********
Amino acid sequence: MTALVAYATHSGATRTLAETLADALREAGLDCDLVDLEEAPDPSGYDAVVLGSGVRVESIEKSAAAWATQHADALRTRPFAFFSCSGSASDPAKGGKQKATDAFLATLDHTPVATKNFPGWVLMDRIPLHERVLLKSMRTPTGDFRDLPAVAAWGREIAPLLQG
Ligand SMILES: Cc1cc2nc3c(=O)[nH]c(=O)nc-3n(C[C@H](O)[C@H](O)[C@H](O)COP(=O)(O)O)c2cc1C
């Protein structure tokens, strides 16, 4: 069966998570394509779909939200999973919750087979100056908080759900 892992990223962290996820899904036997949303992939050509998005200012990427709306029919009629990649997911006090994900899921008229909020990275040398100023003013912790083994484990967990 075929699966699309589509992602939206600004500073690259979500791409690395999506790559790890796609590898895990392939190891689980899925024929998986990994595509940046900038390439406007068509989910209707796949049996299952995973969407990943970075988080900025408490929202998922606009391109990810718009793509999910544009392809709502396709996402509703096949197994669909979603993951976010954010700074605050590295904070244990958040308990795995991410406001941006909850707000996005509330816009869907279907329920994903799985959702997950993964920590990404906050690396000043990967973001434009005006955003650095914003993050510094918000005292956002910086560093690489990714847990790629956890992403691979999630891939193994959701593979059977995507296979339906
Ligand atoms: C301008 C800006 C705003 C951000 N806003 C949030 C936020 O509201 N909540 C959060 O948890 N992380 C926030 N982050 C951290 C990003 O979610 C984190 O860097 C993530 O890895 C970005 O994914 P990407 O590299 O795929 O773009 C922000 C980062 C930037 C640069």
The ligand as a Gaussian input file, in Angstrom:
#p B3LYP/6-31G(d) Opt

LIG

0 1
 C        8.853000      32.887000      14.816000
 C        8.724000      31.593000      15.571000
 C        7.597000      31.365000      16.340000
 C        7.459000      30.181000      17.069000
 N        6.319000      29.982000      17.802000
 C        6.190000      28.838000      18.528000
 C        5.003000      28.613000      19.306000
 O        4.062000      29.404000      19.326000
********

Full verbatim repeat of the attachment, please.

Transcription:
Amino acid sequence: MTALVAYATHSGATRTLAETLADALREAGLDCDLVDLEEAPDPSGYDAVVLGSGVRVESIEKSAAAWATQHADALRTRPFAFFSCSGSASDPAKGGKQKATDAFLATLDHTPVATKNFPGWVLMDRIPLHERVLLKSMRTPTGDFRDLPAVAAWGREIAPLLQG
Ligand SMILES: Cc1cc2nc3c(=O)[nH]c(=O)nc-3n(C[C@H](O)[C@H](O)[C@H](O)COP(=O)(O)O)c2cc1C
């Protein structure tokens, strides 16, 4: 069966998570394509779909939200999973919750087979100056908080759900 892992990223962290996820899904036997949303992939050509998005200012990427709306029919009629990649997911006090994900899921008229909020990275040398100023003013912790083994484990967990 075929699966699309589509992602939206600004500073690259979500791409690395999506790559790890796609590898895990392939190891689980899925024929998986990994595509940046900038390439406007068509989910209707796949049996299952995973969407990943970075988080900025408490929202998922606009391109990810718009793509999910544009392809709502396709996402509703096949197994669909979603993951976010954010700074605050590295904070244990958040308990795995991410406001941006909850707000996005509330816009869907279907329920994903799985959702997950993964920590990404906050690396000043990967973001434009005006955003650095914003993050510094918000005292956002910086560093690489990714847990790629956890992403691979999630891939193994959701593979059977995507296979339906
Ligand atoms: C301008 C800006 C705003 C951000 N806003 C949030 C936020 O509201 N909540 C959060 O948890 N992380 C926030 N982050 C951290 C990003 O979610 C984190 O860097 C993530 O890895 C970005 O994914 P990407 O590299 O795929 O773009 C922000 C980062 C930037 C640069």
The ligand as a Gaussian input file, in Angstrom:
#p B3LYP/6-31G(d) Opt

LIG

0 1
 C        8.853000      32.887000      14.816000
 C        8.724000      31.593000      15.571000
 C        7.597000      31.365000      16.340000
 C        7.459000      30.181000      17.069000
 N        6.319000      29.982000      17.802000
 C        6.190000      28.838000      18.528000
 C        5.003000      28.613000      19.306000
 O        4.062000      29.404000      19.326000